Best performing Investment Co sector in 2019 and 4 IT picks for 2020
12 December 2019
Technology and media was the best performing investment company sector over the past year, according to figures from the Association of Investment Companies, with the sector producing a return of 34% in the 12 months to 30 November, compared to the average investment company return of 14%.
Growing interest in sustainable investment saw the environmental sector deliver the second-highest return of the year of 30%. Despite political uncertainty around Brexit, the UK sectors closely followed, with UK All Companies and UK Smaller Companies delivering returns of 27% and 26% respectively.
Annabel Brodie-Smith, communications director, the AIC, said: “Political uncertainty, trade wars and worries about an economic slowdown have been on investors’ minds all year. So it’s good to see the average investment company delivering a healthy 14% return.
“Although it’s always interesting to look back at the best performing companies at the end of the year, it’s important to remember that investing should be for the long term and past performance is not an indicator of future returns.”
The AIC said the top 10 best-performing investment companies among its members spanned several sectors, but companies in the UK Smaller Companies sector featured most heavily, accounting for four out of the ten.
BlackRock Throgmorton Trust was the best-performing member company over the year, producing a 49% share price total return from 1 January to 30 November. It was closely followed by UIL in the Flexible Investment sector, up 48%, and JPMorgan Russian Securities, up 47% over the same period.
Four picks for 2020
Looking to the year ahead, AJ Bell has picked four investment trusts it says investors could consider for their portfolios.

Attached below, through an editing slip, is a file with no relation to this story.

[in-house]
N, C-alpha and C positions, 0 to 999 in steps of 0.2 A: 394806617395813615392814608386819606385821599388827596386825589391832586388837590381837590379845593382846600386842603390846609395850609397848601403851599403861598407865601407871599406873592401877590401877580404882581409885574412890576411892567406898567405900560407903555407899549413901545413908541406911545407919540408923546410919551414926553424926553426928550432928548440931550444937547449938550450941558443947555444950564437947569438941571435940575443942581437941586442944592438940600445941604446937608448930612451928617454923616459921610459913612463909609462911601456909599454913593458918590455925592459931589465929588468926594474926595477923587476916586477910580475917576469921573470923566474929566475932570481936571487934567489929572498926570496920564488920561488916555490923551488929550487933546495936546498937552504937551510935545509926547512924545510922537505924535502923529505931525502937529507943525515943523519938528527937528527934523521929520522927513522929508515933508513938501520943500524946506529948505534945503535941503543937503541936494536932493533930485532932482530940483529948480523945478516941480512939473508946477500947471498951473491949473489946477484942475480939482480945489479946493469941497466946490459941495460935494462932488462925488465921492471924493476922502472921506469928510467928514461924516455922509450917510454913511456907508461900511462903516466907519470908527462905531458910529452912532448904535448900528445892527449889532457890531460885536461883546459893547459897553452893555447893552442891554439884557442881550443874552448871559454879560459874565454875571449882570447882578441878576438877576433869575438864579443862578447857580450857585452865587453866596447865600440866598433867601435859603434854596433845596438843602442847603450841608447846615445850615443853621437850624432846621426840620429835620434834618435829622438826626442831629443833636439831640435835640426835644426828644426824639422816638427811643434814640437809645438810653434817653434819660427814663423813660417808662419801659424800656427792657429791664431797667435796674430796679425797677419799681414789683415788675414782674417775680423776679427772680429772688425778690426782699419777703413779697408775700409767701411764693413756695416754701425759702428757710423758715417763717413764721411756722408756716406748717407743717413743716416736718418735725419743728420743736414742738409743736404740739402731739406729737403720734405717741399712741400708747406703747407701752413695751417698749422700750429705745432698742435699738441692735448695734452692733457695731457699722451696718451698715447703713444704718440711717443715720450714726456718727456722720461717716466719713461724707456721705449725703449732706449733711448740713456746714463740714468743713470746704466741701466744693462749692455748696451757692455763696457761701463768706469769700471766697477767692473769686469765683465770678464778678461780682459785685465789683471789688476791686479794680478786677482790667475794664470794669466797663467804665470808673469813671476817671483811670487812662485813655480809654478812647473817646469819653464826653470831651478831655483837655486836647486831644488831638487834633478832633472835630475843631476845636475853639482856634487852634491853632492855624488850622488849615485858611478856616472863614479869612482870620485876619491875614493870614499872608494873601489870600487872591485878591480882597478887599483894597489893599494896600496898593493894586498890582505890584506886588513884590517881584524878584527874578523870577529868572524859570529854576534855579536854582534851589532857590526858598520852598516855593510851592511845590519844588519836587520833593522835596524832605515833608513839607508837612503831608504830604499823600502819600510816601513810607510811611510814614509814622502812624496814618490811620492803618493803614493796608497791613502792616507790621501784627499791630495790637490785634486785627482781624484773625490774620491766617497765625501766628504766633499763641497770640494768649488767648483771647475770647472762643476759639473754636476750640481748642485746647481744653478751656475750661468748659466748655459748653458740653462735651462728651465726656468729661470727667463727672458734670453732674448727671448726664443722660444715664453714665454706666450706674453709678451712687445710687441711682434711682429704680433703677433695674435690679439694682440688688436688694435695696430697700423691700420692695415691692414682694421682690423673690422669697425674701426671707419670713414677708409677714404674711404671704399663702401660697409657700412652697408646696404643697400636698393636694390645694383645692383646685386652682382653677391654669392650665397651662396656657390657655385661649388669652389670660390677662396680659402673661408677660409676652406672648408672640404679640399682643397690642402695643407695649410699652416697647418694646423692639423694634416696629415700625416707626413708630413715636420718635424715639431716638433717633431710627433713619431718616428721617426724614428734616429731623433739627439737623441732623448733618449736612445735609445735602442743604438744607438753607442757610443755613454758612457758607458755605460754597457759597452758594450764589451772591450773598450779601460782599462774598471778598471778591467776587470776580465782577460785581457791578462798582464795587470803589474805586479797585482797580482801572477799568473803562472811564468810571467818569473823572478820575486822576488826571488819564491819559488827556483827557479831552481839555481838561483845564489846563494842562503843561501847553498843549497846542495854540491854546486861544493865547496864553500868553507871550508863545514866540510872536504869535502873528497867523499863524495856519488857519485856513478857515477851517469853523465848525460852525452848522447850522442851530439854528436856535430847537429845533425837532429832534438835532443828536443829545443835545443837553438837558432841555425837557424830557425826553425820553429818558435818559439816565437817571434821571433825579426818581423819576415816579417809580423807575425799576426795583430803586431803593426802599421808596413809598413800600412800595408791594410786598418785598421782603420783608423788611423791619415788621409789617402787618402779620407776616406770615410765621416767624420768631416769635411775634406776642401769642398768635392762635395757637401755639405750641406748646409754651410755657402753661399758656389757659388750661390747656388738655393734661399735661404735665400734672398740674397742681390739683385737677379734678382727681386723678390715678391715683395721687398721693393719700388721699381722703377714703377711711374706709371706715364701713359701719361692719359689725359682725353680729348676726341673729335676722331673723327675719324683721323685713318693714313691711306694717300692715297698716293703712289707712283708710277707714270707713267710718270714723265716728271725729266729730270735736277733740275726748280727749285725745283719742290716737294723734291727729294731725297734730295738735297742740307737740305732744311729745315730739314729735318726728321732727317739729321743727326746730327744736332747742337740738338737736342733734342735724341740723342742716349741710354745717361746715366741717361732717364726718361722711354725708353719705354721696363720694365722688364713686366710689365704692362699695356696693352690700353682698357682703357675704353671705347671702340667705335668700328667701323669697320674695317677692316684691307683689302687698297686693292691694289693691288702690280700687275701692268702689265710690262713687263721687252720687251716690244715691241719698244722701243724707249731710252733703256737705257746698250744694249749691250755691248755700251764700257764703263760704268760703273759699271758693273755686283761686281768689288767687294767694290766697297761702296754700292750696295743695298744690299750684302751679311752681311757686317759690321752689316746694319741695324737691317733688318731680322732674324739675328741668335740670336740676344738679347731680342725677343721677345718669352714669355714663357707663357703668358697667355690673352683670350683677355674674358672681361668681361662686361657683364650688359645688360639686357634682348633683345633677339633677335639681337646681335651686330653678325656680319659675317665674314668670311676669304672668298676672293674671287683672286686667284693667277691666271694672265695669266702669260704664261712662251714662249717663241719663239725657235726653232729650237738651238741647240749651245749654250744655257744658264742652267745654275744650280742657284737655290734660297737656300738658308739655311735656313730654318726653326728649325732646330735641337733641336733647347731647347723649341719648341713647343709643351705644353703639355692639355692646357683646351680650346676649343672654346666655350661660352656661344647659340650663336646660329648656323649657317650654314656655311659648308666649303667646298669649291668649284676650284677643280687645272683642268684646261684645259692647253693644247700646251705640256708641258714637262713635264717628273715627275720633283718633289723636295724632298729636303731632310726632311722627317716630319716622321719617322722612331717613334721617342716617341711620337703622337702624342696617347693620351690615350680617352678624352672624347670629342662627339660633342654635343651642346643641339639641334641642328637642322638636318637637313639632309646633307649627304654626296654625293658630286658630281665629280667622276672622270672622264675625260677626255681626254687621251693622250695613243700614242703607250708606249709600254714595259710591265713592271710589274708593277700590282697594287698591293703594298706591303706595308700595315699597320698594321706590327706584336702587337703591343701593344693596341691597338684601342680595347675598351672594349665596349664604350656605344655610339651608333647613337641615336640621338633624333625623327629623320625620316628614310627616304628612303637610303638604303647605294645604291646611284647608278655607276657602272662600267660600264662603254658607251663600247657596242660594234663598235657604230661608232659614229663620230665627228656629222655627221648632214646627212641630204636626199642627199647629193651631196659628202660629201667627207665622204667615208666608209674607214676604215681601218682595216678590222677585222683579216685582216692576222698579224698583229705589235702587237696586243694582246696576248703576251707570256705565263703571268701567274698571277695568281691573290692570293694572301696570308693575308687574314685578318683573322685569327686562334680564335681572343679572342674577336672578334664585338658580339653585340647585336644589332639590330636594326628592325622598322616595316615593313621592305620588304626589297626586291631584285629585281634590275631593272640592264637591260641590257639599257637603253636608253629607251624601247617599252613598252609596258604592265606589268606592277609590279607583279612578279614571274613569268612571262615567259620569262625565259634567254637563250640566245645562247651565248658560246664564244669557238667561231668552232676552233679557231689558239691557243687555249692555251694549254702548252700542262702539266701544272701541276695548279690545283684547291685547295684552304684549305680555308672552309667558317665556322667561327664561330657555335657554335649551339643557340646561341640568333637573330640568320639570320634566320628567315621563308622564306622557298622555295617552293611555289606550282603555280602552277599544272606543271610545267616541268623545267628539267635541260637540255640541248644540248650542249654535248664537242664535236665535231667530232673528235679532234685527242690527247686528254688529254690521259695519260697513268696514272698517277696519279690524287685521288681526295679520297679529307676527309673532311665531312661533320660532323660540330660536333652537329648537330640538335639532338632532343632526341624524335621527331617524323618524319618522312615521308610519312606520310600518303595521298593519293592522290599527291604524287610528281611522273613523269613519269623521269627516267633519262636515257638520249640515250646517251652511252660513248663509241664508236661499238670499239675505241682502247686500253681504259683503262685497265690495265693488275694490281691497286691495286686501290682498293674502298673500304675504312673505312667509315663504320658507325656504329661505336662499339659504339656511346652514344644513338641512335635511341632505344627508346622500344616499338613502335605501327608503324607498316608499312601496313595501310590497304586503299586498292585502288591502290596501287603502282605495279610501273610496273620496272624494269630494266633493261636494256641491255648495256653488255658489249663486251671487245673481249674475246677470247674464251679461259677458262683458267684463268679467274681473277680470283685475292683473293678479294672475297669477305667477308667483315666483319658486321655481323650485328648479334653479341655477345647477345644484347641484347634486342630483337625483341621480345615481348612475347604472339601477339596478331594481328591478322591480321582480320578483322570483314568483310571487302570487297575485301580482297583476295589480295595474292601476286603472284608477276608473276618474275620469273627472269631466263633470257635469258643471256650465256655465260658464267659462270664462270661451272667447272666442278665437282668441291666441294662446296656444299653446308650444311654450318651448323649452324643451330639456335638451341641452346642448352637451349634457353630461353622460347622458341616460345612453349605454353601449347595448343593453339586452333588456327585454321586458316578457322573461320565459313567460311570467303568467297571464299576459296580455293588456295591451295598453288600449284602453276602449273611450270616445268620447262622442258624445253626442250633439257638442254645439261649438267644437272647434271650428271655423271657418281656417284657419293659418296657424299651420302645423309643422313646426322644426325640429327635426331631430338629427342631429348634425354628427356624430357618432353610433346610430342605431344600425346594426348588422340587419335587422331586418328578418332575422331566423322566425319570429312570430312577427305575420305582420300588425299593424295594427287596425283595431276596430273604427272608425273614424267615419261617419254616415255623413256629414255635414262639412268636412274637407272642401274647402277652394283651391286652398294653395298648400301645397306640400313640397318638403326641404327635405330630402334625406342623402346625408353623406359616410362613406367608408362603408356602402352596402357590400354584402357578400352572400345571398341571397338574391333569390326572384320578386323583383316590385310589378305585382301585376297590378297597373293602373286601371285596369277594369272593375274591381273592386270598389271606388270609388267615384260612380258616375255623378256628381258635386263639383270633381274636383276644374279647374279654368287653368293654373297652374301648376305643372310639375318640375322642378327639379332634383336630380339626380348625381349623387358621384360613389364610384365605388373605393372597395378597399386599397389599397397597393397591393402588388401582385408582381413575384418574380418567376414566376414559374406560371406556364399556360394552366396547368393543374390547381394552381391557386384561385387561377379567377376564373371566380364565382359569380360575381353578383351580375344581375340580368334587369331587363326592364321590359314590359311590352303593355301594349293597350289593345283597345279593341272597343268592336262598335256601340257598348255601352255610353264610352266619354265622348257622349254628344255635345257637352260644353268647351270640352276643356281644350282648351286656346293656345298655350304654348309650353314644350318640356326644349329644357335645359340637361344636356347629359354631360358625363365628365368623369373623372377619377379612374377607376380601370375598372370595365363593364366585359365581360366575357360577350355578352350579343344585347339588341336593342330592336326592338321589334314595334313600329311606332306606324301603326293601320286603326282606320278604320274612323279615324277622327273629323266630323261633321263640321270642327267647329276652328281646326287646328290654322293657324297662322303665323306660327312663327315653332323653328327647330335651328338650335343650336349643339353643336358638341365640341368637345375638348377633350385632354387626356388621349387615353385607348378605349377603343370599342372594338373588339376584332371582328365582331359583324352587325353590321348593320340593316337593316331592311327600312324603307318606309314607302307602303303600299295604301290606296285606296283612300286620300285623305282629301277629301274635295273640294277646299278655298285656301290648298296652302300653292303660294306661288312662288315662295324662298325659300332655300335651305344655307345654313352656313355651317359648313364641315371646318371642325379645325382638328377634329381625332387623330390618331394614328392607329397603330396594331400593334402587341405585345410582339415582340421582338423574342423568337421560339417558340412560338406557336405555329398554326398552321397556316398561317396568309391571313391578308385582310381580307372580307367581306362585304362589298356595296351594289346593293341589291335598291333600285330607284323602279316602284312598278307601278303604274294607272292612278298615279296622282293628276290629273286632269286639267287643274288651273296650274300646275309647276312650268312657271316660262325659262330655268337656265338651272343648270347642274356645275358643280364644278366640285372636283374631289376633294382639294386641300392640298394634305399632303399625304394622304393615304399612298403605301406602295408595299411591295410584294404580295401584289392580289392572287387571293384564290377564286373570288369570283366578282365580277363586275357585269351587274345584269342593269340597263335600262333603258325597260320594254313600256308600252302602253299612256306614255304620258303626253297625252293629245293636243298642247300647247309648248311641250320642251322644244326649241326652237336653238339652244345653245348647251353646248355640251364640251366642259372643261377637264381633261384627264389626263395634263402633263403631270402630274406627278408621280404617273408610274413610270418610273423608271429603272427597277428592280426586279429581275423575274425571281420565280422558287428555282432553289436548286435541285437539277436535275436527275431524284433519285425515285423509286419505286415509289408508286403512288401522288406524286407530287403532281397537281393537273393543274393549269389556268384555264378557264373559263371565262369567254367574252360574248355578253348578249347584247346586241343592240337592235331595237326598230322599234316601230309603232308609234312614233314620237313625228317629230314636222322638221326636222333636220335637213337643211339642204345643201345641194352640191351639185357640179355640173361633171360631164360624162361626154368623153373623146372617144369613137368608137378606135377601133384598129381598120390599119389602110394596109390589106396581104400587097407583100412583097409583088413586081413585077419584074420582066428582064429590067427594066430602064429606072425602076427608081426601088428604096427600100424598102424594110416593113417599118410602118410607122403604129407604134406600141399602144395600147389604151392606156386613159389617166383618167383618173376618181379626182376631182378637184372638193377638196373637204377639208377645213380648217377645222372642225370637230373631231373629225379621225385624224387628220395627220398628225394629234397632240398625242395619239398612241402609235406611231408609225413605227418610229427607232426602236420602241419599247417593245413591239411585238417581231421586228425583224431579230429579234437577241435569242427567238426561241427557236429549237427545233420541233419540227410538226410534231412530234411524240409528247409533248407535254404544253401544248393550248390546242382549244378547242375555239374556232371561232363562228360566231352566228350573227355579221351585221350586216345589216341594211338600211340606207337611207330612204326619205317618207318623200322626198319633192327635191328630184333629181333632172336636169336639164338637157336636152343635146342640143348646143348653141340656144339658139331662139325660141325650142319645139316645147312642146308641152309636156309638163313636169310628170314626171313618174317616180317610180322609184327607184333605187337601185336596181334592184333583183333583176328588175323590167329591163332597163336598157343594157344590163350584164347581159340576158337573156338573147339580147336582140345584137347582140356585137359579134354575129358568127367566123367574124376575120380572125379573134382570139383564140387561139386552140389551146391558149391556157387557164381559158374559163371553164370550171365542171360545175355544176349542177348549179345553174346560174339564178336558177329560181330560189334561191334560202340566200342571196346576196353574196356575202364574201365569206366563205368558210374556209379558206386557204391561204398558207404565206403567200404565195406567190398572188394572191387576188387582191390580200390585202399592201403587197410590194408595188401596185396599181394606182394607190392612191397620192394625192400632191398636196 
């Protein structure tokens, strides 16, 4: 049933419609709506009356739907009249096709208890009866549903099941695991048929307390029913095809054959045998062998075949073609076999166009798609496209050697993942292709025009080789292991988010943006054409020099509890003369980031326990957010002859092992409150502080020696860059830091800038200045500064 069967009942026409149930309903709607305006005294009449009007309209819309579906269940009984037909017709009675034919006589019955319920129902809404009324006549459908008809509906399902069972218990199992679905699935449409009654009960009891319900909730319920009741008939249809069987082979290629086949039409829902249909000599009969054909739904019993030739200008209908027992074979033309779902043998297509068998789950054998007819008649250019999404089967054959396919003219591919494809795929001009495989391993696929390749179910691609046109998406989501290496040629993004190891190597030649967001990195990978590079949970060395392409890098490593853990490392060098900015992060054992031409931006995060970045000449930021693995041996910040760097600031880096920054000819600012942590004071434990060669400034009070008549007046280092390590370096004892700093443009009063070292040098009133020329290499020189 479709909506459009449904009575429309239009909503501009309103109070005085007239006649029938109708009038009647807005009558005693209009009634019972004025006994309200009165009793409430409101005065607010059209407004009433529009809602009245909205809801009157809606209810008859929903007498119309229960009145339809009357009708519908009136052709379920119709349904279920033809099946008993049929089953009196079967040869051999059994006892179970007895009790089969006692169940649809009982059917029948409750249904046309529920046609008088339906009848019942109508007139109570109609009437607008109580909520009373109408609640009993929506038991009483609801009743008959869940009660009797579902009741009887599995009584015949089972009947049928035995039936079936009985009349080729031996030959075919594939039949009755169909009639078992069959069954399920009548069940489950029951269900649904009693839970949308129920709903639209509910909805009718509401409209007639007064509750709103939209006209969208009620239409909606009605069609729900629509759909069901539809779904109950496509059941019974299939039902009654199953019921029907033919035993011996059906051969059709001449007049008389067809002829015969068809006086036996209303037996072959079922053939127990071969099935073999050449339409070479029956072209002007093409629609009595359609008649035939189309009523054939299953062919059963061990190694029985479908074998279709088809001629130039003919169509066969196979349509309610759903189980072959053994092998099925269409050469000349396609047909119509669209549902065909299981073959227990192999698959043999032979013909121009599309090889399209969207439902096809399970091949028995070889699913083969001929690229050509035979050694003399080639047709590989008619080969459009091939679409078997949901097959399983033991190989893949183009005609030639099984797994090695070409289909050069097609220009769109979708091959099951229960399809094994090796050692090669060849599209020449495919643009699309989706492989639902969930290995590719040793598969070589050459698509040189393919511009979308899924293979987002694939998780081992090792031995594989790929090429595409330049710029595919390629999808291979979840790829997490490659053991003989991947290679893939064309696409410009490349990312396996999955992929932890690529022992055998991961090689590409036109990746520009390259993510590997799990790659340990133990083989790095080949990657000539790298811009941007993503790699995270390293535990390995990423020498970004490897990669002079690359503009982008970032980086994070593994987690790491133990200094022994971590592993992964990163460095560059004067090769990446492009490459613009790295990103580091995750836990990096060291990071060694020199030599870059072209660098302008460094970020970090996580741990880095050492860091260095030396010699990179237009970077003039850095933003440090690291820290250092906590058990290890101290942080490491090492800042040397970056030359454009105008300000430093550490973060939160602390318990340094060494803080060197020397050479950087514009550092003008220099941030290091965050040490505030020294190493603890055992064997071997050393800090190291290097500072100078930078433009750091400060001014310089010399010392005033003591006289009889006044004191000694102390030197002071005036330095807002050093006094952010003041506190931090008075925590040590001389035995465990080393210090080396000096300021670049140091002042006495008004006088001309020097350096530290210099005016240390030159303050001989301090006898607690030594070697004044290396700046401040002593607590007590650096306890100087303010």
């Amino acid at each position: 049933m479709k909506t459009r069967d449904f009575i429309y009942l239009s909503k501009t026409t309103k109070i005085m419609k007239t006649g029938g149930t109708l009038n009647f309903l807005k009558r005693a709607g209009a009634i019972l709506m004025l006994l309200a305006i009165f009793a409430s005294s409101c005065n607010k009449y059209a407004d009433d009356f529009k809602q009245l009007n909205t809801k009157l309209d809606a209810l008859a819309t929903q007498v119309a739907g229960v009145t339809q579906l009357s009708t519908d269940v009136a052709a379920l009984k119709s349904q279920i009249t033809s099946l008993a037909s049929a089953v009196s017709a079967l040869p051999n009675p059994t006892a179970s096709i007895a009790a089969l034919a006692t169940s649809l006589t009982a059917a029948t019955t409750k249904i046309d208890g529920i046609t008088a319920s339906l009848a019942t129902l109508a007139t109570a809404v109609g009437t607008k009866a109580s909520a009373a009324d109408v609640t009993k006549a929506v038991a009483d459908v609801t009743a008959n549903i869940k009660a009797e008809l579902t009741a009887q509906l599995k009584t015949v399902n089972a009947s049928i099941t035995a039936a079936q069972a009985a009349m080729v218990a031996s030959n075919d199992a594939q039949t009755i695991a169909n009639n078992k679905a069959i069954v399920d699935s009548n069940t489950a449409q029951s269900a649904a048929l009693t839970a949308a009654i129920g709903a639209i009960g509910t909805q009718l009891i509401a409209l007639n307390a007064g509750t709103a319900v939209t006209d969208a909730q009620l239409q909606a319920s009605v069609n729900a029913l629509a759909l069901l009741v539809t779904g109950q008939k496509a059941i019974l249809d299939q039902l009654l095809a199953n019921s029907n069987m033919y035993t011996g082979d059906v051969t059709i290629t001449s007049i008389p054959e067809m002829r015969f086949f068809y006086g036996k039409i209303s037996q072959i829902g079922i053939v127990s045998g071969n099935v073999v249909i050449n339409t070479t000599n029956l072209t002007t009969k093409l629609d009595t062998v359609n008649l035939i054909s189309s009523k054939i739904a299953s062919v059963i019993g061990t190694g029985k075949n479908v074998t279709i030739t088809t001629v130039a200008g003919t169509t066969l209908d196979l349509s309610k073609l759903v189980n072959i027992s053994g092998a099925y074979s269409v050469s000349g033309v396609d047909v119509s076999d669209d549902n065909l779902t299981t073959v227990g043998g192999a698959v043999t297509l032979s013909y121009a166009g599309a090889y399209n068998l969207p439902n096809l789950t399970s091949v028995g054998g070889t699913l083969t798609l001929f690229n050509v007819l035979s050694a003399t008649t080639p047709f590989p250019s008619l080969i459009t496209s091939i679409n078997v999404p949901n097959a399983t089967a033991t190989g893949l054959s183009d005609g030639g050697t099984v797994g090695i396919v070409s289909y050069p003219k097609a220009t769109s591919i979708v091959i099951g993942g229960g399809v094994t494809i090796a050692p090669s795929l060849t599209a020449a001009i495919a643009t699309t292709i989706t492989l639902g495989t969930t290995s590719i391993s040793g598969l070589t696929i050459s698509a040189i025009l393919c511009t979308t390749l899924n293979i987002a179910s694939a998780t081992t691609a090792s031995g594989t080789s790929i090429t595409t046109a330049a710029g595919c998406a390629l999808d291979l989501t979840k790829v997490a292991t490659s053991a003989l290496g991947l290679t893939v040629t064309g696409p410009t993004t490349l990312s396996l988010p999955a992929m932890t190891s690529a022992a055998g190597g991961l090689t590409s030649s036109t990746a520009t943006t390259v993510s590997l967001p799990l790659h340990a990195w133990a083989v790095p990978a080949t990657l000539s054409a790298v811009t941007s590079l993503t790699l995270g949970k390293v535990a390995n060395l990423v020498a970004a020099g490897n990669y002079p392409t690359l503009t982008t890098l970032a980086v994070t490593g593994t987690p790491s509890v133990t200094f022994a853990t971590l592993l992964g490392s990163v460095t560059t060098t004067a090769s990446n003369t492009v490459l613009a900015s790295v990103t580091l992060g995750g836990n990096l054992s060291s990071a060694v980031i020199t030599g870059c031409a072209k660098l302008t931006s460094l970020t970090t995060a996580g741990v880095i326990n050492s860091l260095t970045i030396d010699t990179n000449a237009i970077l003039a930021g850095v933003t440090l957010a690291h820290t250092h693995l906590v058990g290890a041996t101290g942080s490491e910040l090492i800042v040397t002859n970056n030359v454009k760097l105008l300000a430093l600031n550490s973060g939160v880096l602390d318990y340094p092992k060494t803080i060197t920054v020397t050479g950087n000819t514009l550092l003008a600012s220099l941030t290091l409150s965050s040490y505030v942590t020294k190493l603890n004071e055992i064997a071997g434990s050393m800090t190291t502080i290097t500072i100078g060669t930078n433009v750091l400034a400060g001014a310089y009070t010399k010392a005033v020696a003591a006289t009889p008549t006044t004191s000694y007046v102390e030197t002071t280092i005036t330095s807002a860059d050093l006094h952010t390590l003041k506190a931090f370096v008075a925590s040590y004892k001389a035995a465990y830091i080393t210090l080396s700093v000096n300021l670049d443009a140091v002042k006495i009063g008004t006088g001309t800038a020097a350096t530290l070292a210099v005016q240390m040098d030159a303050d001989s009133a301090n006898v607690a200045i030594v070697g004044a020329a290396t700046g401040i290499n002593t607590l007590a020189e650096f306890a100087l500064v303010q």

For cautious investors, the company said The Personal Assets Trust could make for an “interesting first holding” with preservation of capital at the forefront of its thinking. Managed by Troy’s Sebastian Lyon, it includes high quality equities such as Microsoft, Nestle, Unilever, short dated government bonds, cash and gold.
For a more balanced investment trust, AJ Bell lists Temple Bar, managed by Alistair Mundy of Investec and taking a contrarian approach, focusing on companies that are out of favour.
Ryan Hughes, head of active portfolios, AJ Bell, said: “Balanced investors have been well rewarded this year with equities doing well but the UK has been a laggard given concerns over Brexit and slowing growth. As the end of the year approaches, we may be moving closer to a resolution and this could help UK equities regain some of the ground against their overseas counterparts.
“Domestically focused companies in the UK have been left behind over the past three years as overseas earners have benefited from a weakening currency but this could reverse in 2020. The trust has a solid yield of over 4% and an OCF of 0.48% making it a relative low cost way of gaining actively managed UK equity exposure.”
Meanwhile, those with a more adventurous investment appetite may want to consider Coupland Cardiff Japan Income & Growth, according to Hughes.
While the Japanese market has been weak, Hughes said there is significant corporate change occurring which is making companies more focused on delivering shareholder returns. The Coupland Cardiff Japan Income & Growth Trust looks to capitalise on this changing dynamic with a focus on those companies that offer stable or growing yields.
Finally, income seekers should consider the City of London investment trust. While the UK has been out of favour, solid yields are now available with the trust yielding 4.5% from a dividend which is paid quarterly, making it useful for income seekers, AJ Bell said.
Hughes added: “Combine this with a hugely experienced manager, a track record of increasing dividends for 52 years and one of the lowest OCFs in the market at 0.39% and you have a trust that is well placed for income seekers and also those who want to reinvest that income over time.”
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